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Boston developing ‘key to the city’ for use with public, private transportation options

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Working with state, Zipcar

People boarding a subway trolley. Boston Globe/Contributor

Boston and Massachusetts officials are considering creating either a CharlieCard-like plastic card or a mobile application—or both—that will work on the T and commuter rail as well as with the Hubway bike-share system and private transportation modes such as Zipcar and Uber.

Such a “key to the city”—as the administration of Mayor Marty Walsh calls it—would probably be unique among metropolitan transportation systems because of that private-mode aspect (users would also be able to use it to pay parking meters).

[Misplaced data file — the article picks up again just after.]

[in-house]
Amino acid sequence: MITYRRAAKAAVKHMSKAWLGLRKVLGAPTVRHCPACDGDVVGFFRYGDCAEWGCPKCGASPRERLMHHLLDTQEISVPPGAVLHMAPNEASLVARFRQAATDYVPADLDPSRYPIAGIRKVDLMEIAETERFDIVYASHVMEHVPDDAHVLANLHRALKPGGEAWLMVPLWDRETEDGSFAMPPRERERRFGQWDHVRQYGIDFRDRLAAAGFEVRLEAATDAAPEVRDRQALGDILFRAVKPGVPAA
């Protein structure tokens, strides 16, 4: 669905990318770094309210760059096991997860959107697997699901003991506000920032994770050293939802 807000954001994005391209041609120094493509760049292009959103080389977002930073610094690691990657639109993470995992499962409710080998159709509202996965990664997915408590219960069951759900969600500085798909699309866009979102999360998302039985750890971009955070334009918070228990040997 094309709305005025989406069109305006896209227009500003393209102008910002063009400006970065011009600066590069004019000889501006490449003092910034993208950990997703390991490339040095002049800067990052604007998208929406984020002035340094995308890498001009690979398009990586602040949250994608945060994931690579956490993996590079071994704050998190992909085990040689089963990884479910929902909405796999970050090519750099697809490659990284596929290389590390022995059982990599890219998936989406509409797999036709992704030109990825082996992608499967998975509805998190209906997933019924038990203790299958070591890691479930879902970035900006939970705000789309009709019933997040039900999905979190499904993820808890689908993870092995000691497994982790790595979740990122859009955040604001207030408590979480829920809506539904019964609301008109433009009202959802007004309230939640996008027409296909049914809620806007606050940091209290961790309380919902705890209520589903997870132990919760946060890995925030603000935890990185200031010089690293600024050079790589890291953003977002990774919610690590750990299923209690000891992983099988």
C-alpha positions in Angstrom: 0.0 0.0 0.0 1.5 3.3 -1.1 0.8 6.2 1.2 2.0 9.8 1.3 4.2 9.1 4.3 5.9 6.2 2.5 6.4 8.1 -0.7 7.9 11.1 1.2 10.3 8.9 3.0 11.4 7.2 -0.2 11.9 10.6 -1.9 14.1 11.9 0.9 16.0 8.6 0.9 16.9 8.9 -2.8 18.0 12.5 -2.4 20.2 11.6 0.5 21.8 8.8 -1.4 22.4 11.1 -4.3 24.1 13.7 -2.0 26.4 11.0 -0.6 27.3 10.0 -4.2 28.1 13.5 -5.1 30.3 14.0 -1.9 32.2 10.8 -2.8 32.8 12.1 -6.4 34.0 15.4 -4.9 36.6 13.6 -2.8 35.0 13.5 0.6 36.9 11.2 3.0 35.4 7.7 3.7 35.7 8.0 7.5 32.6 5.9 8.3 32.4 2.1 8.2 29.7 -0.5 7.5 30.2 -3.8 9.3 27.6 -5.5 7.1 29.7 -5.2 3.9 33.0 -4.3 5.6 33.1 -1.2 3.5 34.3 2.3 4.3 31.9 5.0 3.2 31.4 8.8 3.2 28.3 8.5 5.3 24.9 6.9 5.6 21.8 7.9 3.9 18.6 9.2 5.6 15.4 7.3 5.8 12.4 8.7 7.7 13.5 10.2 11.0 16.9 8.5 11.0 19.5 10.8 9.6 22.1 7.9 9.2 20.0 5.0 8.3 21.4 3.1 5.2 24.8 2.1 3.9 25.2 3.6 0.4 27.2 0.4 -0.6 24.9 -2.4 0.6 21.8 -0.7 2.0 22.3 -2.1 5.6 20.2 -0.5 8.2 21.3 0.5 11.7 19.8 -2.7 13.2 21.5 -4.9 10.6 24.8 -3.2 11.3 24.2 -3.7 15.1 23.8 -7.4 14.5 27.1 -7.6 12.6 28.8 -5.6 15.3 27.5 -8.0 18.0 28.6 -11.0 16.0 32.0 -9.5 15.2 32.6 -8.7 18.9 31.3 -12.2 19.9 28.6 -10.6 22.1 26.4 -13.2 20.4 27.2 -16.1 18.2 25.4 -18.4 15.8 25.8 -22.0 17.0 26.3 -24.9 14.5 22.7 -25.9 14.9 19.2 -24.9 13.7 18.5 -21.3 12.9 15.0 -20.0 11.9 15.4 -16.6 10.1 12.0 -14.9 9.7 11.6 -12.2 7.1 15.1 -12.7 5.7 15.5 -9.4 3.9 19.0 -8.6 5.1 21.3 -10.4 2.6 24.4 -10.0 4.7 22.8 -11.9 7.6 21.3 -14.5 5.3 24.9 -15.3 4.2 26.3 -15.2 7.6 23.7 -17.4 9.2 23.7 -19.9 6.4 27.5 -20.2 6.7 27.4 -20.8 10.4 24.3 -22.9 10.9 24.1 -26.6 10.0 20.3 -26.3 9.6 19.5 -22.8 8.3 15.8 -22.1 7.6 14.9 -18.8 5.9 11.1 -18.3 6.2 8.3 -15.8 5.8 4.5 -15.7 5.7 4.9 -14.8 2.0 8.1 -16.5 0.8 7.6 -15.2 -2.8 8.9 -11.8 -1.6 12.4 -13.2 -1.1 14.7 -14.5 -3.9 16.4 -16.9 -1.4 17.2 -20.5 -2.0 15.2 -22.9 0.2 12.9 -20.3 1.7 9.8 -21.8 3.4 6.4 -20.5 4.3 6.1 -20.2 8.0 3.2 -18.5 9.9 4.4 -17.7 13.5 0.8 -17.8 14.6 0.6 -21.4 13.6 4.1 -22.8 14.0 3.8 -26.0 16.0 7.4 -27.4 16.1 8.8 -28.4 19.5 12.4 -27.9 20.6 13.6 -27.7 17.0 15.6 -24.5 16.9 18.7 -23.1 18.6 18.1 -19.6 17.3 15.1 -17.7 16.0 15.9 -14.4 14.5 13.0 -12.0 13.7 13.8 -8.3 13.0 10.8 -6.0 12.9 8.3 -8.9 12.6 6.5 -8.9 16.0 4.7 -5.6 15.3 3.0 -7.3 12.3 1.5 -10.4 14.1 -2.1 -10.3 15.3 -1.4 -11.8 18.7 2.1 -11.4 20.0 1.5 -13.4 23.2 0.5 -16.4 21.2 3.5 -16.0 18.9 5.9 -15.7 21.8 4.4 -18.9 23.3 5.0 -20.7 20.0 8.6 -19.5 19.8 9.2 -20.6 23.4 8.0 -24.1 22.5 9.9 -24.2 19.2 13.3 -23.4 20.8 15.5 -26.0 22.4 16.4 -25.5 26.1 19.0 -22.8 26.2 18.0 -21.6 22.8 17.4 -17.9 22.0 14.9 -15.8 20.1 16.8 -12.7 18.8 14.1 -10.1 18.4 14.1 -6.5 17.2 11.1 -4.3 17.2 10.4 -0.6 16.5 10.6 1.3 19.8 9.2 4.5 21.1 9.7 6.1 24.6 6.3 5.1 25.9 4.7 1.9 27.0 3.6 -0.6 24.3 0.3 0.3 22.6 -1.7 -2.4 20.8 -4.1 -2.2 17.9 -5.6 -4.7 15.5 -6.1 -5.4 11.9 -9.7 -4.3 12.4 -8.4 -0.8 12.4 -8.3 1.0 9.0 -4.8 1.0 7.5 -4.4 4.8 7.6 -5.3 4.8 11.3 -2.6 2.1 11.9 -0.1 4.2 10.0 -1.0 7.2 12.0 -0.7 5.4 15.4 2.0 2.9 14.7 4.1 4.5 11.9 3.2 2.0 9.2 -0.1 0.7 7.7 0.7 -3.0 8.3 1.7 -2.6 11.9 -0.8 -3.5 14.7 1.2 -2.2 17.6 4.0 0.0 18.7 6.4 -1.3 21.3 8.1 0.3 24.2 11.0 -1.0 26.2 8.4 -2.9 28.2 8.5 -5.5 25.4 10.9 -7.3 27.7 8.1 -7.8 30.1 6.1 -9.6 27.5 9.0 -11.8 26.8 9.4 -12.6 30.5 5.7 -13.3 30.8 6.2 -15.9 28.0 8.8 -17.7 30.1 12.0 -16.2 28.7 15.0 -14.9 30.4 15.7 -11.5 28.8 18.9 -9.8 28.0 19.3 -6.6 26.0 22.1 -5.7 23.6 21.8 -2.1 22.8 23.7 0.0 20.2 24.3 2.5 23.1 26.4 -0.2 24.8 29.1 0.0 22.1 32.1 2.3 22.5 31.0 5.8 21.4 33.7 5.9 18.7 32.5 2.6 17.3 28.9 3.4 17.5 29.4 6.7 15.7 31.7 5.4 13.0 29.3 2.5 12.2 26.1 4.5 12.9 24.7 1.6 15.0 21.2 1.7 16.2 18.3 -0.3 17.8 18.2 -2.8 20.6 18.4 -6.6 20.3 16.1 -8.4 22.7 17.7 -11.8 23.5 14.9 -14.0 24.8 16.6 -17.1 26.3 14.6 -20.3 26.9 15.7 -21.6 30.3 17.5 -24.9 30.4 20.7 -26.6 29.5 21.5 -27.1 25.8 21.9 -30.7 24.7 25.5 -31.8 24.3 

How close is the city and the state to developing this super-duper transit charm? Not too close, it turns out.

Per the Globe’s Adam Vaccaro, “the proposal is in its early stages.” But there is a kind of deadline. The MBTA wants to modernize its fare-collection technology across the T and commuter rail by 2020. This card/app/whatever would fit in with those plans.

Zipcar says it’s already been in touch with City Hall about the project, and ride-hailing services Uber and Lyft are not opposed. Stay tuned.